Question #3:

In what part of Ridgewood was there talk of building an airport?

Answer #3:

In 1945, a number of residents wanted to build an airport in The Lawns section of Ridgewood. Although the airport was never built, in the late 1940s there was an airpark built that served as a private airfield for three or four airplanes. Not much information is known about this airfield except that it was not open to the public, and obviously it is not there today.

Question #4:

What is a "plake"?

Answer #4:

Graydon pool is sometimes referred to as a plake because it is a combination of pool and lake.

Question #5:

What building contains a spacious ballroom with a stage, brass chandeliers, and graceful 25-foot ceilings?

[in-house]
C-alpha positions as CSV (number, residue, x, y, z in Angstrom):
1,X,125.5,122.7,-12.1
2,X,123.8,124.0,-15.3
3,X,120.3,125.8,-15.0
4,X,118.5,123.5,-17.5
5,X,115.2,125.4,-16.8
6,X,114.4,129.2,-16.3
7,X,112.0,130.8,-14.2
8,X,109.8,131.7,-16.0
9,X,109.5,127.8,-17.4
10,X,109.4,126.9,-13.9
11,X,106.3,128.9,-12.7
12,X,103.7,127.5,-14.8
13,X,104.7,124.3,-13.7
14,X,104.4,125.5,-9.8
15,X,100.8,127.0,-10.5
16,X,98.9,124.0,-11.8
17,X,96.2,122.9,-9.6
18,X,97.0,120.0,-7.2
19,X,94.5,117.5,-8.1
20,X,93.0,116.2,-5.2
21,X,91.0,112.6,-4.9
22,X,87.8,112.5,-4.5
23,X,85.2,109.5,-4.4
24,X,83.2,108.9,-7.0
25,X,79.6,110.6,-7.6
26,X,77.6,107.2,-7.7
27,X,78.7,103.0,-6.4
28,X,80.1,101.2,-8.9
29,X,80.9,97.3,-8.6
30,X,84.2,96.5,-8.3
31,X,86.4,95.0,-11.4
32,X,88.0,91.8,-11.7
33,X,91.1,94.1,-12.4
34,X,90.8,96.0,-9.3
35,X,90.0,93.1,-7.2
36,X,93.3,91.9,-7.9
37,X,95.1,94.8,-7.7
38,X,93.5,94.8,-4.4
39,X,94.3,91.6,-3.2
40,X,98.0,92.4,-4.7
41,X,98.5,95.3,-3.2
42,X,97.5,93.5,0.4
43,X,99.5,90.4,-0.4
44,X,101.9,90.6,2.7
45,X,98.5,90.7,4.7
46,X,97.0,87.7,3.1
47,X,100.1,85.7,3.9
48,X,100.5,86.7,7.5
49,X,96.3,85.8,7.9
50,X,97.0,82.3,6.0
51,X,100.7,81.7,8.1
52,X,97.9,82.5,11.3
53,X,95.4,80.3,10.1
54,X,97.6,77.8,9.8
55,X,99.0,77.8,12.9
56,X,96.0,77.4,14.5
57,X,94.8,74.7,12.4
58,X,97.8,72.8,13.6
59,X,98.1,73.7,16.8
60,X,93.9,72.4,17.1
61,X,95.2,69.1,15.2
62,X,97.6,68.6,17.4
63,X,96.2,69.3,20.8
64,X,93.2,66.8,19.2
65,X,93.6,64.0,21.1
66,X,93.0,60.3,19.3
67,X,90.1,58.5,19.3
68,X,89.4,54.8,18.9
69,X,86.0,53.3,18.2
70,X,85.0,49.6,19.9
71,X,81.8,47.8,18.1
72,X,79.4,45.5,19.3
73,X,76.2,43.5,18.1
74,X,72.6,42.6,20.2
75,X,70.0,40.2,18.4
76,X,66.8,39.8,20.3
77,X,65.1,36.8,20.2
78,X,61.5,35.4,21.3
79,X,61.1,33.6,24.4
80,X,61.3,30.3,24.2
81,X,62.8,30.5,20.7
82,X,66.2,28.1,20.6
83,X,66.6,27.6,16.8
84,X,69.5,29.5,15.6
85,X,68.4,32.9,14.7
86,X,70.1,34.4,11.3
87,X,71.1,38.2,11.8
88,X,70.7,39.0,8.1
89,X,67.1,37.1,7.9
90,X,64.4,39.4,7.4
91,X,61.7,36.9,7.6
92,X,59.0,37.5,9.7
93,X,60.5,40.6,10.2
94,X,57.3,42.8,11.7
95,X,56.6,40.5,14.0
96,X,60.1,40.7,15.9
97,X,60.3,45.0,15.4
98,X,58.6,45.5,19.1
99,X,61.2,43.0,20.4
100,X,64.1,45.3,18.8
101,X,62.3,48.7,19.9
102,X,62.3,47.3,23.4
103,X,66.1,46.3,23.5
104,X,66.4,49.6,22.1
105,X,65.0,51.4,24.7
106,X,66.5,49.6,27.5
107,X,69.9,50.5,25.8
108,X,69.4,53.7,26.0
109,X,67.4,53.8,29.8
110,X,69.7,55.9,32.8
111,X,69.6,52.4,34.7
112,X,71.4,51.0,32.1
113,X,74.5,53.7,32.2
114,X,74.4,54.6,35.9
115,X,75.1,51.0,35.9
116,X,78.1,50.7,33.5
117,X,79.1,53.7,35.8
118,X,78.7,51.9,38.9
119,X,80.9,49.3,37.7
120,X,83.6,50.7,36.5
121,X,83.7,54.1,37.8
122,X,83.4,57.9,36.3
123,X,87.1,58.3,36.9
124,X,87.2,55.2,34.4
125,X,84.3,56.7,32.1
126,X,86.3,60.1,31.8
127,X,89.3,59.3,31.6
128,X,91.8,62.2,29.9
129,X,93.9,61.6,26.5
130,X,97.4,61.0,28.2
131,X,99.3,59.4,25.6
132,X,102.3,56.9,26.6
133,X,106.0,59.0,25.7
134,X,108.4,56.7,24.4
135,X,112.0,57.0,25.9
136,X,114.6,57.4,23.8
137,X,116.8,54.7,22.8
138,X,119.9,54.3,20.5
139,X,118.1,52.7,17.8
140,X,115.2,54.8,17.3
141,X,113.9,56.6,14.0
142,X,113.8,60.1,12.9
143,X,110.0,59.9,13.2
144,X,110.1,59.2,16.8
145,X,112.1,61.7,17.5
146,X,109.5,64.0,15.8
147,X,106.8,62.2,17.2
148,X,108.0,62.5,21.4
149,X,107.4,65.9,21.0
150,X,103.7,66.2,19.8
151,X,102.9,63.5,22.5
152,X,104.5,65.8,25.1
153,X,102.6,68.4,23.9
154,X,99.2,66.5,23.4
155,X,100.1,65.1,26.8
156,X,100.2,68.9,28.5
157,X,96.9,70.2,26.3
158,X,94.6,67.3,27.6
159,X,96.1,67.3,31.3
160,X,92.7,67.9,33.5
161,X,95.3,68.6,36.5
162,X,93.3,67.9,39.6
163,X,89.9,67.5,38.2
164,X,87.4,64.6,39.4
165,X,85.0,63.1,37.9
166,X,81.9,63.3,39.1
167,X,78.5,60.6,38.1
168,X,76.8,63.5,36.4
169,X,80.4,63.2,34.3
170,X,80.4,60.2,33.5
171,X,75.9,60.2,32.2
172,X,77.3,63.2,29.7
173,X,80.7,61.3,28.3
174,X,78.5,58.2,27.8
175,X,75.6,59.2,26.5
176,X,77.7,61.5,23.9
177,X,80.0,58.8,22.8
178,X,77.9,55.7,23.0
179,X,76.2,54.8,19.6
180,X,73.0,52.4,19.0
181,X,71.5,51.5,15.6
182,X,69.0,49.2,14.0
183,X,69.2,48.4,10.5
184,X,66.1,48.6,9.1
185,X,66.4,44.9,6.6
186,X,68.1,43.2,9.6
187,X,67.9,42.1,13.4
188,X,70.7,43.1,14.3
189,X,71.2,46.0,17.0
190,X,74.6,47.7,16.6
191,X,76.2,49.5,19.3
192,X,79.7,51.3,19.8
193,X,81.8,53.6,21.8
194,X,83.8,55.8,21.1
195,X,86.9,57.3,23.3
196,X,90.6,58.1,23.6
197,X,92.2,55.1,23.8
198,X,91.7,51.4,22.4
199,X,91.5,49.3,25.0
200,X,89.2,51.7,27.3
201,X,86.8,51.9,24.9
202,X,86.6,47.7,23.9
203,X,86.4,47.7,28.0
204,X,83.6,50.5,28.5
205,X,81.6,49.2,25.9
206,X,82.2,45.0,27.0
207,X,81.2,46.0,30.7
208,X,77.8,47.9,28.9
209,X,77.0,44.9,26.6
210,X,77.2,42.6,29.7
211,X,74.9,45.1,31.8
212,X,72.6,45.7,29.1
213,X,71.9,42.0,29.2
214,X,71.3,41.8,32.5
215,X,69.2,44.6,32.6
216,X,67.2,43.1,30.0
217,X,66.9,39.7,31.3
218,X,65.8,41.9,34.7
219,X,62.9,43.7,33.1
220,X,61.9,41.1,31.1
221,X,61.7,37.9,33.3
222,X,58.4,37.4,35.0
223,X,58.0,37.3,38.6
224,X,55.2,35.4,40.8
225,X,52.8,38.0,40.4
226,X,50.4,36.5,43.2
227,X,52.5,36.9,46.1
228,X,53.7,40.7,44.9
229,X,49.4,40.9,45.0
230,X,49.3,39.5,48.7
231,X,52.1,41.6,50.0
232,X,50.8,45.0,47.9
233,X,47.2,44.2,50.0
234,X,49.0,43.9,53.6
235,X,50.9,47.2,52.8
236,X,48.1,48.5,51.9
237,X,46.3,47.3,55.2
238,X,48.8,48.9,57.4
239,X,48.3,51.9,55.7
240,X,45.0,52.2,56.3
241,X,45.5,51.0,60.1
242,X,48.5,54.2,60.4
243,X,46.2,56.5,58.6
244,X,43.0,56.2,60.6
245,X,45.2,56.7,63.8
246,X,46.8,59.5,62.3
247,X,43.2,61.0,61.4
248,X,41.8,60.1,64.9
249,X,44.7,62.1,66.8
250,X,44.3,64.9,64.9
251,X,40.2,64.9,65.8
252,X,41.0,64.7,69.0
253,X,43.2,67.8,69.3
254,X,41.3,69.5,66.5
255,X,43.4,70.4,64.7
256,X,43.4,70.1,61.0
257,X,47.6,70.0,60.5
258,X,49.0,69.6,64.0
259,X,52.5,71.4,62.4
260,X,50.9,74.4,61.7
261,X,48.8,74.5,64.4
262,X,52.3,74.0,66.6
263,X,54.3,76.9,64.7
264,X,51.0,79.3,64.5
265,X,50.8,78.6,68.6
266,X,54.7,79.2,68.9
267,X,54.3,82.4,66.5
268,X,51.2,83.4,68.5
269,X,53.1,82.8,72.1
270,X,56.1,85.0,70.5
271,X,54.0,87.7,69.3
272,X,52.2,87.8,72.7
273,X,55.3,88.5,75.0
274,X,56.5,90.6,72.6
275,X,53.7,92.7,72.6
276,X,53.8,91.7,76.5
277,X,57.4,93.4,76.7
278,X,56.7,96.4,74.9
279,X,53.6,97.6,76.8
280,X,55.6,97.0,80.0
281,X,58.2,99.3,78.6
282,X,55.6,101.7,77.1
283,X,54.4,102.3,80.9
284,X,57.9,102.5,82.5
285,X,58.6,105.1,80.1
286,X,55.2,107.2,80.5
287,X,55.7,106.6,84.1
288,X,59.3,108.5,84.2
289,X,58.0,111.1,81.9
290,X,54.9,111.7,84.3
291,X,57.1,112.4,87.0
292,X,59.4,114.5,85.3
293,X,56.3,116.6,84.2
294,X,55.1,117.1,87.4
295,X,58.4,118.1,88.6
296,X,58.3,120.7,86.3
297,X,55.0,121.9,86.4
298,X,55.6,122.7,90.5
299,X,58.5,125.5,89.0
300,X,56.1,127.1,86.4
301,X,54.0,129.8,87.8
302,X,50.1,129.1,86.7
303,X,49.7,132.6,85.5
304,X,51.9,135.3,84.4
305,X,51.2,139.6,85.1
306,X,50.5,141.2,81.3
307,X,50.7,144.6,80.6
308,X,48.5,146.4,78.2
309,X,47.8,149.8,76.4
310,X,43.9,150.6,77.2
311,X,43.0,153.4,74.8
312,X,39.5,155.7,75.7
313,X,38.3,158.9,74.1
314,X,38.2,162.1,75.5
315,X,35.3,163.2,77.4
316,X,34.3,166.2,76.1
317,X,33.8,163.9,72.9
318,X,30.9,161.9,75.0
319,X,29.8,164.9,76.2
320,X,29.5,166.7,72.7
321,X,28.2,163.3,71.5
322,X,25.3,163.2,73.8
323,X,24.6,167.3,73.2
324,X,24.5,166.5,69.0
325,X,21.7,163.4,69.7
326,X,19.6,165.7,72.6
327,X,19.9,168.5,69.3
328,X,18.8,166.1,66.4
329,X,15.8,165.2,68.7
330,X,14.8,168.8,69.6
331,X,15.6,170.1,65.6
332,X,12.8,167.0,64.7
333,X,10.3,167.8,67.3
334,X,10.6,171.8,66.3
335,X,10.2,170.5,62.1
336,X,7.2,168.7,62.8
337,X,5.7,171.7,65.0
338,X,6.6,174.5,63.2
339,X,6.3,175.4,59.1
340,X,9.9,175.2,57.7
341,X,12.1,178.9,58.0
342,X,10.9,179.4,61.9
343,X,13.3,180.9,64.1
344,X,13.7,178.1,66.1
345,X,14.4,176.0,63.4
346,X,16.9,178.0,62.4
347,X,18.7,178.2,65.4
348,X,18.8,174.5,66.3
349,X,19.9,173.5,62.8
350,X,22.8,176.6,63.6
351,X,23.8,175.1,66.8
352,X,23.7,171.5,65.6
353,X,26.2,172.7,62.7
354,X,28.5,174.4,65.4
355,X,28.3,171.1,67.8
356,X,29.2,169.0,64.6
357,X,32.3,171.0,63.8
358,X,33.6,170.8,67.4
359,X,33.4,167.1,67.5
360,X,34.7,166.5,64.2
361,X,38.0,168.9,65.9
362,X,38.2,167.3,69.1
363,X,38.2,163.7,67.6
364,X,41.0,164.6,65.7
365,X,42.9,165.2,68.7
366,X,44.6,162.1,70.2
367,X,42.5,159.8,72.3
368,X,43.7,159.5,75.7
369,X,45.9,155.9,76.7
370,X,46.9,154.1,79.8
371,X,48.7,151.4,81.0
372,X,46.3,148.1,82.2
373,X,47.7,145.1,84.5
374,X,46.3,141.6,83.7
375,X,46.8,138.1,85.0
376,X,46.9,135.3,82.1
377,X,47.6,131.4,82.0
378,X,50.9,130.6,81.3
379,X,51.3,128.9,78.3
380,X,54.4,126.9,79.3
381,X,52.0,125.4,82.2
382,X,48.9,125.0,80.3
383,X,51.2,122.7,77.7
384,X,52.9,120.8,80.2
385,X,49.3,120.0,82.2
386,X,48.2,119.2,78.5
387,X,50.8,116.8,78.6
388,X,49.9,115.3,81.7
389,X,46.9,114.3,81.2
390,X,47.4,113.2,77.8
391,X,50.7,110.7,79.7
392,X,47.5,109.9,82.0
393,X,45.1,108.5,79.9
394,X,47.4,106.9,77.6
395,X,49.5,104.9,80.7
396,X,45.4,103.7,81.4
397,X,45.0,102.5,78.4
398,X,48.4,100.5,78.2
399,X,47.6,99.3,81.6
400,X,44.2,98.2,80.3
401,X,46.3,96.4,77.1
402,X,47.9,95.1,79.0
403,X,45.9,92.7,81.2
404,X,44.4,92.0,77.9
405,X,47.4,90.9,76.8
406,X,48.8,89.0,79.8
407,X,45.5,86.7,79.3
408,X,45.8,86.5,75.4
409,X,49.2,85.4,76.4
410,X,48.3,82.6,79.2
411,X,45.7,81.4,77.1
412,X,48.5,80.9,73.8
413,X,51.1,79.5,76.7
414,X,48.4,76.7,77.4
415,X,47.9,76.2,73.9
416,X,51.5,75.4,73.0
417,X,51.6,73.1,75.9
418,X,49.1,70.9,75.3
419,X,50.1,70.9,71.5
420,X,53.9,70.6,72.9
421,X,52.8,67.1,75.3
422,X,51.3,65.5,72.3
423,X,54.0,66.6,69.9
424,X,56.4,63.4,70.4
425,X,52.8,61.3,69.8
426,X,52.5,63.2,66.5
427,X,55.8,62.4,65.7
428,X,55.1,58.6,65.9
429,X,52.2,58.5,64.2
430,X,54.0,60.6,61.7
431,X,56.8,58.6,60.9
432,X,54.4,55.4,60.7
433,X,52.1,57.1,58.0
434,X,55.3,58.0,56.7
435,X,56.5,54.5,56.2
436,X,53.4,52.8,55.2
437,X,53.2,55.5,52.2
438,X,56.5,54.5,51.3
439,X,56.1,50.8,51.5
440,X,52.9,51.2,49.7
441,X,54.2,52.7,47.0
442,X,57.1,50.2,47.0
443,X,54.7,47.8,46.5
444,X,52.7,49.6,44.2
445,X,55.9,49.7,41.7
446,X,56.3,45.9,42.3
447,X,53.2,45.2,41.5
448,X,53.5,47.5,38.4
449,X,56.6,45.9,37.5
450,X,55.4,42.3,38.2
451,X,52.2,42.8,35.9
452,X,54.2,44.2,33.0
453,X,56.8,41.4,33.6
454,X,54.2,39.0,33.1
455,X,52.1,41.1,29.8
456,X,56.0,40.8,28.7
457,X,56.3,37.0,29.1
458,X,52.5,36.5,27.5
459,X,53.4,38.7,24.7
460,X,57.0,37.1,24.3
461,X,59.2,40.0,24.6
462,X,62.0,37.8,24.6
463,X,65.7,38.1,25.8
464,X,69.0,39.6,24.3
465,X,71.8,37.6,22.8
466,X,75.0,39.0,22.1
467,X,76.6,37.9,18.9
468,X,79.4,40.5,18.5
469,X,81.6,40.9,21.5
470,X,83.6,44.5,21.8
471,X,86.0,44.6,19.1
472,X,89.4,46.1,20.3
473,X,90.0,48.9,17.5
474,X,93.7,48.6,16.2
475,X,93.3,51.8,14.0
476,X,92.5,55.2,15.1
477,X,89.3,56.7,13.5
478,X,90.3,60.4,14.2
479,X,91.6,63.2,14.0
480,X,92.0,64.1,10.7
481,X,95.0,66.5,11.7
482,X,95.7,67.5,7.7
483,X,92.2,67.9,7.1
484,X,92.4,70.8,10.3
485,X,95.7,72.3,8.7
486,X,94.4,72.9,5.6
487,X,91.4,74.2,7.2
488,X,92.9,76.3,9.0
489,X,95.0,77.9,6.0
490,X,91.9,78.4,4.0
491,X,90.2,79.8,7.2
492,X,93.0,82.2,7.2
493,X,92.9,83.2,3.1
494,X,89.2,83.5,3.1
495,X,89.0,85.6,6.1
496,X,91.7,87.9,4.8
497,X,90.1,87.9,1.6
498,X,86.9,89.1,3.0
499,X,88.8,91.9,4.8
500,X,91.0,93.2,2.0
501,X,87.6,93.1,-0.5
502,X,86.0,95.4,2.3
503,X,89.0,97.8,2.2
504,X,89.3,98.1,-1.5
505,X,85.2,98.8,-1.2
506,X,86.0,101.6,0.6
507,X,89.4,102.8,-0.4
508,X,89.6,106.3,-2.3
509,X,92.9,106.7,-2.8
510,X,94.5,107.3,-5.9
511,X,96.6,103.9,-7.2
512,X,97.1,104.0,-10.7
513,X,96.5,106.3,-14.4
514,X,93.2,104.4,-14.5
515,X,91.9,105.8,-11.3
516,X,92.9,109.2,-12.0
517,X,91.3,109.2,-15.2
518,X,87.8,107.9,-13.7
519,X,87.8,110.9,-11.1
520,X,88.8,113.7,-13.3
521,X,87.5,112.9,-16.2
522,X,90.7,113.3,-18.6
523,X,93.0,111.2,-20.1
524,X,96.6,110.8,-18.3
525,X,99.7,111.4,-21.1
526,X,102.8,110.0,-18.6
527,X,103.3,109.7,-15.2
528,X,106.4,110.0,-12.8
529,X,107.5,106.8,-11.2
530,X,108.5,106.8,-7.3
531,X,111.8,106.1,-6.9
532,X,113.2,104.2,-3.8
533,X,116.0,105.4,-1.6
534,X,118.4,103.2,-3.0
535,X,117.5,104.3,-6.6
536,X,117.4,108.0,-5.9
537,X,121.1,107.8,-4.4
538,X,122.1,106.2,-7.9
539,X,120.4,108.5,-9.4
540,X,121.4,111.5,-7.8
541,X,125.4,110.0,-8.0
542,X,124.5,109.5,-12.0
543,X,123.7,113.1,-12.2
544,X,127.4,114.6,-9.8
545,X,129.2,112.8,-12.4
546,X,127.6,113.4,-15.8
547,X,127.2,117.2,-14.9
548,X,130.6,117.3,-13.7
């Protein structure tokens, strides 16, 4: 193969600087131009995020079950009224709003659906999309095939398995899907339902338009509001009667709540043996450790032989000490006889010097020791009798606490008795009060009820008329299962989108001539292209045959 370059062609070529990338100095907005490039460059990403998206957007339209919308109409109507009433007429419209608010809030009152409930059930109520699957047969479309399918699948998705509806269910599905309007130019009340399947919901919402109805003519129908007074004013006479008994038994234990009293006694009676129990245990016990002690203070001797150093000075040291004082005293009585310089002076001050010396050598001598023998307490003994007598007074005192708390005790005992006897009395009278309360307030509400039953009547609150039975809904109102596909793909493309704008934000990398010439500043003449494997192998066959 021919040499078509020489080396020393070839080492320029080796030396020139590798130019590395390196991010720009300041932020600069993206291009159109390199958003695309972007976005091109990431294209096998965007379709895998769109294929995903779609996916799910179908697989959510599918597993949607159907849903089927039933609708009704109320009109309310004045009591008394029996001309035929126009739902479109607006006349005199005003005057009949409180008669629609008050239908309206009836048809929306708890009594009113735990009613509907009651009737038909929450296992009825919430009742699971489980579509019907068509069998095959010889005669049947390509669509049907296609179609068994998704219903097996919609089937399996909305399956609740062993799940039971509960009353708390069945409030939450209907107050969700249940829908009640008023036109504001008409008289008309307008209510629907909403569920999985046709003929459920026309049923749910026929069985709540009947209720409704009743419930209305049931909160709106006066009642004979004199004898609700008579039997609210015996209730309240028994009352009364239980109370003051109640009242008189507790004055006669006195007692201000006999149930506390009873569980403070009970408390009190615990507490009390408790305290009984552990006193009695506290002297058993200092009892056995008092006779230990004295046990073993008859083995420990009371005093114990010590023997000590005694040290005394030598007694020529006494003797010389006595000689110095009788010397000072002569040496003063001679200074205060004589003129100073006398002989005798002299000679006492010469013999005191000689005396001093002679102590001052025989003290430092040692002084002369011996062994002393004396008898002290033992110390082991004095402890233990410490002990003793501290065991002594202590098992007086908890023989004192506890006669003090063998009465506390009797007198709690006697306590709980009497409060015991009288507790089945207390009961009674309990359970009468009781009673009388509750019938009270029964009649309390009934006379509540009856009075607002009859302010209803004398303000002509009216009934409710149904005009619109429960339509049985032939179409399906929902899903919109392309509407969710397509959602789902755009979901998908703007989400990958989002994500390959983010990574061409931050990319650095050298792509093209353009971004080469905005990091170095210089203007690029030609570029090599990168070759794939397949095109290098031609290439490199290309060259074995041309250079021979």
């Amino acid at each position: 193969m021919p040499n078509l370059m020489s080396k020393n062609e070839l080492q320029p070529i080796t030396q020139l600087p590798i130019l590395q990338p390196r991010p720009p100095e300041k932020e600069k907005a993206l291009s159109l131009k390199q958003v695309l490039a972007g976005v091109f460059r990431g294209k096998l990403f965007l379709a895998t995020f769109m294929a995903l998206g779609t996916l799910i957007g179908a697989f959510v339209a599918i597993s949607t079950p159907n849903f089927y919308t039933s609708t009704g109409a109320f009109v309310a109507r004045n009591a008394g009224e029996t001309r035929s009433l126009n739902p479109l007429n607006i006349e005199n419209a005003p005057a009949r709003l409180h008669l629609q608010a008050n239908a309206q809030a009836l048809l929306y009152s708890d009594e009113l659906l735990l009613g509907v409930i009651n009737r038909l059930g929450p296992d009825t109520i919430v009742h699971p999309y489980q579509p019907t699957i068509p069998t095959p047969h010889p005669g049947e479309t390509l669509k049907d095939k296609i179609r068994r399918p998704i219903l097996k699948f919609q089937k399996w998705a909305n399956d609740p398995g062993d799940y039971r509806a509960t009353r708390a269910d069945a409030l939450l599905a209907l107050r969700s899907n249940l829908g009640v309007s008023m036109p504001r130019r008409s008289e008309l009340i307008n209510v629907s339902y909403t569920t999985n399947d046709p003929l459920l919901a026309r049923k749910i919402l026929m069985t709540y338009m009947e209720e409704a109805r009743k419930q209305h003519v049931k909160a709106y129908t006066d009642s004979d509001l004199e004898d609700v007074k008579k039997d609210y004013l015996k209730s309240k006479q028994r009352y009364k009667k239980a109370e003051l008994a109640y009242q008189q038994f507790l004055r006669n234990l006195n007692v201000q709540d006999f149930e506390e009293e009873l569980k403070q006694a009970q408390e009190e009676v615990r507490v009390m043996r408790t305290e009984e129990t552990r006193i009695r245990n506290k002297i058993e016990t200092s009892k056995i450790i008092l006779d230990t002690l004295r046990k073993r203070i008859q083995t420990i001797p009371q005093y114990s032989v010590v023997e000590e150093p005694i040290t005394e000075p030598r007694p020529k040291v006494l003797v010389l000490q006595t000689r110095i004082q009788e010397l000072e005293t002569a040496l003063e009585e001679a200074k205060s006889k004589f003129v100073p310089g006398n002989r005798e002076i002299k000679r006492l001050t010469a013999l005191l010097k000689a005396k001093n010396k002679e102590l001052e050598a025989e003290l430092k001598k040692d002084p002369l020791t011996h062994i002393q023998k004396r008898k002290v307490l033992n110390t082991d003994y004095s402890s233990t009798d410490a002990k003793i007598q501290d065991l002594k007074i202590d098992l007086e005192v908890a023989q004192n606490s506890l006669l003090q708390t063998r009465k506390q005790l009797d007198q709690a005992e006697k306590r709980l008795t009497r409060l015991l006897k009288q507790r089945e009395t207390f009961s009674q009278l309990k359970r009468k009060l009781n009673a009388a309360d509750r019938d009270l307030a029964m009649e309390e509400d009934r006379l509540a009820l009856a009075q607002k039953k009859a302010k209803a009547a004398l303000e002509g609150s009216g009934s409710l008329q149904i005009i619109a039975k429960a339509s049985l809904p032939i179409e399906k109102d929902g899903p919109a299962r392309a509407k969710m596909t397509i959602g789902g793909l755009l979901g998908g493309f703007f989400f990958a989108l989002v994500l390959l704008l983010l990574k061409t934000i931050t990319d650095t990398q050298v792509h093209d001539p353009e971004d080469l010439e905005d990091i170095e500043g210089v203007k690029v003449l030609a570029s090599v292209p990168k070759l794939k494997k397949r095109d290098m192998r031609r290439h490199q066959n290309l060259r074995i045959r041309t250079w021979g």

Answer #5:

The Ridgewood Women's Club

Question #6:

The statue of the mailman outside of the Ridgewood Post Office has the mail carrier holding a letter. Where is the letter from?

Answer #6:

The return address shows that the letter came from the Internal Revenue Service in Atlanta, GA.

Oddly enough, the letter is not sent to a Ridgewood resident but is sent to Samuel Johnson Jr. in Princeton, NJ.

Question #7:

What was Ridgewood called before it was called Ridgewood?

Answer #7:

Ridgewood's official first name was Franklin Township. In 1876 the town name was changed to Ridgewood Township. Then in 1894 the town was called The Village of Ridgewood. (Most residents think that Ridgewood was called Godwinville. This is not true.)

Question #8:

Why is the Van Dyk's spelled different ways in different places? (It's spelled without an "e" at the end for Van Dyk's Ice Cream and Van Dyk Manor, but the street name is spelled with an with an "e" at the end.)